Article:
Merry Christmas! Please know of may prayers for all of you on this joyful day when we celebrate the birth of Our Lord. For my bulletin column this weekend, allow me to share part of the Holy Father’s Christmas message from last year:
Dear brothers and sisters, Happy Christmas!
The Word of God, who created the world and who gives meaning to history and to humanity’s journey, became flesh and came to dwell among us. He came like a whisper, like the murmur of a gentle breeze, to fill with wonder the heart of every man and woman who is open to this mystery.
The Word became flesh in order to dialogue with us. God does not desire to carry on a monologue, but a dialogue. For God himself, Father, Son and Holy Spirit, is dialogue, an eternal and infinite communion of love and life.
By the coming of Jesus, the Person of the Word made flesh, into our world, God showed us the way of encounter and dialogue. Indeed, he made that way incarnate in himself, so that we might know it and follow it, in trust and hope …
Indeed, even as the message of the birth of the Savior, the source of true peace, resounds in our hearts and in the whole world, we continue to witness a great number of conflicts, crises and disagreements. These never seem to end; by now we hardly even notice them. We have become so used to them that immense tragedies are now being passed over in silence; we risk not hearing the cry of pain and distress of so many of our brothers and sisters…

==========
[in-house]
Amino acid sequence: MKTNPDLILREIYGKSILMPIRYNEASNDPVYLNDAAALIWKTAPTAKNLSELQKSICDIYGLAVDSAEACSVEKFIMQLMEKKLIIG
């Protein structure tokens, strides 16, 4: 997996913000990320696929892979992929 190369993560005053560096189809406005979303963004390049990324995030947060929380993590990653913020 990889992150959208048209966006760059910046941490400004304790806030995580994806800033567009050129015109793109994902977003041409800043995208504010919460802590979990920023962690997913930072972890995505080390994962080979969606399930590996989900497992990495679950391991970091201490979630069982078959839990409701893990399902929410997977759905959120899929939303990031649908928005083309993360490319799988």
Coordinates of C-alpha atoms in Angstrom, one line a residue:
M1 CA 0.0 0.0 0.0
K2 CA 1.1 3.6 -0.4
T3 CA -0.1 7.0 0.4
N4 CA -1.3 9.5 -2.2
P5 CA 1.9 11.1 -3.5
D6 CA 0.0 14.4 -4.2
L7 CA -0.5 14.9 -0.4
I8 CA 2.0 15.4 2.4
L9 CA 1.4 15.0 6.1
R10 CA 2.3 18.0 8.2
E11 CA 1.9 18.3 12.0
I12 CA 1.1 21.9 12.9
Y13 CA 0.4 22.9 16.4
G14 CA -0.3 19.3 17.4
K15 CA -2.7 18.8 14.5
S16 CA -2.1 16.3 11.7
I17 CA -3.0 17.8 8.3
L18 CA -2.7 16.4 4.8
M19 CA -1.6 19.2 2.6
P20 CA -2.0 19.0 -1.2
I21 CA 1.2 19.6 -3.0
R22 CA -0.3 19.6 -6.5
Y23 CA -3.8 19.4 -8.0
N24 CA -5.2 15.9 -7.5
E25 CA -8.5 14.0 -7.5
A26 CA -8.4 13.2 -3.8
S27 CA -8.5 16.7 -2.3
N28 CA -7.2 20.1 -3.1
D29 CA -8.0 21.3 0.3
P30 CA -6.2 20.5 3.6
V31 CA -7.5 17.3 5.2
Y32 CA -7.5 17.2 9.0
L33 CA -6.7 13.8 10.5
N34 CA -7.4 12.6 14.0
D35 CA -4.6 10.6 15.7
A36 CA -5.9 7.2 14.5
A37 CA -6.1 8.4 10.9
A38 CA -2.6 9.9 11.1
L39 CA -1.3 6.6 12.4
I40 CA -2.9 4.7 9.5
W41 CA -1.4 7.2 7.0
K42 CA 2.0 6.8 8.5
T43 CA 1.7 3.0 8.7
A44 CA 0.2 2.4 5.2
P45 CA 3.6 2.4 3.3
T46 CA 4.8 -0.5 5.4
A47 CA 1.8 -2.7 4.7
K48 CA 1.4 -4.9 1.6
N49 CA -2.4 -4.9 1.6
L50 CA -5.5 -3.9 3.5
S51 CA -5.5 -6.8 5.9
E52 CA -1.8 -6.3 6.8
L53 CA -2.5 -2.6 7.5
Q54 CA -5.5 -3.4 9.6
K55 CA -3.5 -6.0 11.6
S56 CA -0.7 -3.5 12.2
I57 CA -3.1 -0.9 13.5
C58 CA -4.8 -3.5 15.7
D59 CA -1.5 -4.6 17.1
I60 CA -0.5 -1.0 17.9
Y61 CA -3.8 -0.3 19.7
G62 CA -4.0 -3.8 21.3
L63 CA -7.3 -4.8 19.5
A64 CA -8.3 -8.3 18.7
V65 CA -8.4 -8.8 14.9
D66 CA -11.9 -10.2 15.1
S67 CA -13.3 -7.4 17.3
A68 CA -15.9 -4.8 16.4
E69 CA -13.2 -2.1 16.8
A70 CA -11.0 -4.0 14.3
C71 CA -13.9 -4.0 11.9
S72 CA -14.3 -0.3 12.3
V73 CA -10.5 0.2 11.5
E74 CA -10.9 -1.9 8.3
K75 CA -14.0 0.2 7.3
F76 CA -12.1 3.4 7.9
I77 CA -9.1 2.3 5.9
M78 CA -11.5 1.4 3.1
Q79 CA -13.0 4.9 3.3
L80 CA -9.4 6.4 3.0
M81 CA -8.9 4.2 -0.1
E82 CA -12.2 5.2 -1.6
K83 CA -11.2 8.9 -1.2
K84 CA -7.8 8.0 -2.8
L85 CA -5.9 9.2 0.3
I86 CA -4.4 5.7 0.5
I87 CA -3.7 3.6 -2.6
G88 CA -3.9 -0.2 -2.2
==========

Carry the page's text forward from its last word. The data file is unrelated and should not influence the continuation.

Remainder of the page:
Yet, in the heart of the night, look! The sign of hope! Today, “the Love that moves the sun and the other stars” (Paradiso, XXXIII, 145), as Dante says, became flesh. He came in human form, he shared in our plight and he broke down the wall of our indifference. In the cold of the night, he stretches out his tiny arms towards us: he is in need of everything, yet he comes to give us everything. Let us ask him for the strength to be open to dialogue. On this festive day, let us implore him to stir up in the hearts of everyone a yearning for reconciliation and fraternity…
Dear brothers and sisters, amid all the many problems of our time, hope prevails, “for to us a child is born” (Is 9:6). He is the word of God, who became an infant, capable only of crying, and in need of help for everything. He wished to learn how to speak, like every other child, so that we might learn to listen to God, our Father, to listen to one another and to dialogue as brothers and sisters.
O Christ, born for our sake, teach us to walk beside you on the paths of peace.
Happy Christmas to all!